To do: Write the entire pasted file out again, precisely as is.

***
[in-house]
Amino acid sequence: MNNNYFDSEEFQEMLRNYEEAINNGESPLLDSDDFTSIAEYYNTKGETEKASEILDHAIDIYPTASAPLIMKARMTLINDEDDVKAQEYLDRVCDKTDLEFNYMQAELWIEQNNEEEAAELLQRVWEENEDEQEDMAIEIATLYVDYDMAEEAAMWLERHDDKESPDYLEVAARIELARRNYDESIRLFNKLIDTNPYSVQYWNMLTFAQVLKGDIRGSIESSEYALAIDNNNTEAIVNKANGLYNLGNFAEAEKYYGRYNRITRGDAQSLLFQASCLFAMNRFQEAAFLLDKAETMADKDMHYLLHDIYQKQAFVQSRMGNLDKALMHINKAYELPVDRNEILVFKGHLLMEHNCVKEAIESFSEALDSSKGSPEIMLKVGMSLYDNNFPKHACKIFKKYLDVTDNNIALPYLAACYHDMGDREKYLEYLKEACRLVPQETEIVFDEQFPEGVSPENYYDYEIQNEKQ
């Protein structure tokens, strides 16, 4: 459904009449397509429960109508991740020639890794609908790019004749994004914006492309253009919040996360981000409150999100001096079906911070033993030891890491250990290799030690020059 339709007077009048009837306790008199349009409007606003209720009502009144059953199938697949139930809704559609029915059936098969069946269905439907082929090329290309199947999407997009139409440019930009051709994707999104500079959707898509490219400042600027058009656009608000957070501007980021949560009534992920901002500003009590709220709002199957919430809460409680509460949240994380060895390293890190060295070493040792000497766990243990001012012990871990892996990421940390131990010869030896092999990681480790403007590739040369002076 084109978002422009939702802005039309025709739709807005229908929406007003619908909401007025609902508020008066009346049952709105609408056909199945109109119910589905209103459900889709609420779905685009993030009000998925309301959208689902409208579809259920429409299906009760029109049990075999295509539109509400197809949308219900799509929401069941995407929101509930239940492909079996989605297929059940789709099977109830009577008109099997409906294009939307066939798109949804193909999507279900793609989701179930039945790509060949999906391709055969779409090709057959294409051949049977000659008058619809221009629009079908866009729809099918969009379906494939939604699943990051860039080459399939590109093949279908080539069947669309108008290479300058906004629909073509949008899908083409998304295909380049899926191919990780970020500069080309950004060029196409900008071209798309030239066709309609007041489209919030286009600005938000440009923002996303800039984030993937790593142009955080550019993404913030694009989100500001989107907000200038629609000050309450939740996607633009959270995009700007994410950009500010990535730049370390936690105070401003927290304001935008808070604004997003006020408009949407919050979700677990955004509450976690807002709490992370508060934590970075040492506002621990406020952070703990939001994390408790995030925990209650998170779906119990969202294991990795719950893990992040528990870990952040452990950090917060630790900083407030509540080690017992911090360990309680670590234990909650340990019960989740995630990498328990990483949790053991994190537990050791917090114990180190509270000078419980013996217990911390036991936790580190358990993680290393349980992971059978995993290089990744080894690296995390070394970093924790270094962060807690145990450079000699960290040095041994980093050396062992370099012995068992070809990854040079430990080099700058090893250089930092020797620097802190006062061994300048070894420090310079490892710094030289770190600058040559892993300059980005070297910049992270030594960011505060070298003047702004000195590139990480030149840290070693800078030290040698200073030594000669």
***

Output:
[in-house]
Amino acid sequence: MNNNYFDSEEFQEMLRNYEEAINNGESPLLDSDDFTSIAEYYNTKGETEKASEILDHAIDIYPTASAPLIMKARMTLINDEDDVKAQEYLDRVCDKTDLEFNYMQAELWIEQNNEEEAAELLQRVWEENEDEQEDMAIEIATLYVDYDMAEEAAMWLERHDDKESPDYLEVAARIELARRNYDESIRLFNKLIDTNPYSVQYWNMLTFAQVLKGDIRGSIESSEYALAIDNNNTEAIVNKANGLYNLGNFAEAEKYYGRYNRITRGDAQSLLFQASCLFAMNRFQEAAFLLDKAETMADKDMHYLLHDIYQKQAFVQSRMGNLDKALMHINKAYELPVDRNEILVFKGHLLMEHNCVKEAIESFSEALDSSKGSPEIMLKVGMSLYDNNFPKHACKIFKKYLDVTDNNIALPYLAACYHDMGDREKYLEYLKEACRLVPQETEIVFDEQFPEGVSPENYYDYEIQNEKQ
């Protein structure tokens, strides 16, 4: 459904009449397509429960109508991740020639890794609908790019004749994004914006492309253009919040996360981000409150999100001096079906911070033993030891890491250990290799030690020059 339709007077009048009837306790008199349009409007606003209720009502009144059953199938697949139930809704559609029915059936098969069946269905439907082929090329290309199947999407997009139409440019930009051709994707999104500079959707898509490219400042600027058009656009608000957070501007980021949560009534992920901002500003009590709220709002199957919430809460409680509460949240994380060895390293890190060295070493040792000497766990243990001012012990871990892996990421940390131990010869030896092999990681480790403007590739040369002076 084109978002422009939702802005039309025709739709807005229908929406007003619908909401007025609902508020008066009346049952709105609408056909199945109109119910589905209103459900889709609420779905685009993030009000998925309301959208689902409208579809259920429409299906009760029109049990075999295509539109509400197809949308219900799509929401069941995407929101509930239940492909079996989605297929059940789709099977109830009577008109099997409906294009939307066939798109949804193909999507279900793609989701179930039945790509060949999906391709055969779409090709057959294409051949049977000659008058619809221009629009079908866009729809099918969009379906494939939604699943990051860039080459399939590109093949279908080539069947669309108008290479300058906004629909073509949008899908083409998304295909380049899926191919990780970020500069080309950004060029196409900008071209798309030239066709309609007041489209919030286009600005938000440009923002996303800039984030993937790593142009955080550019993404913030694009989100500001989107907000200038629609000050309450939740996607633009959270995009700007994410950009500010990535730049370390936690105070401003927290304001935008808070604004997003006020408009949407919050979700677990955004509450976690807002709490992370508060934590970075040492506002621990406020952070703990939001994390408790995030925990209650998170779906119990969202294991990795719950893990992040528990870990952040452990950090917060630790900083407030509540080690017992911090360990309680670590234990909650340990019960989740995630990498328990990483949790053991994190537990050791917090114990180190509270000078419980013996217990911390036991936790580190358990993680290393349980992971059978995993290089990744080894690296995390070394970093924790270094962060807690145990450079000699960290040095041994980093050396062992370099012995068992070809990854040079430990080099700058090893250089930092020797620097802190006062061994300048070894420090310079490892710094030289770190600058040559892993300059980005070297910049992270030594960011505060070298003047702004000195590139990480030149840290070693800078030290040698200073030594000669």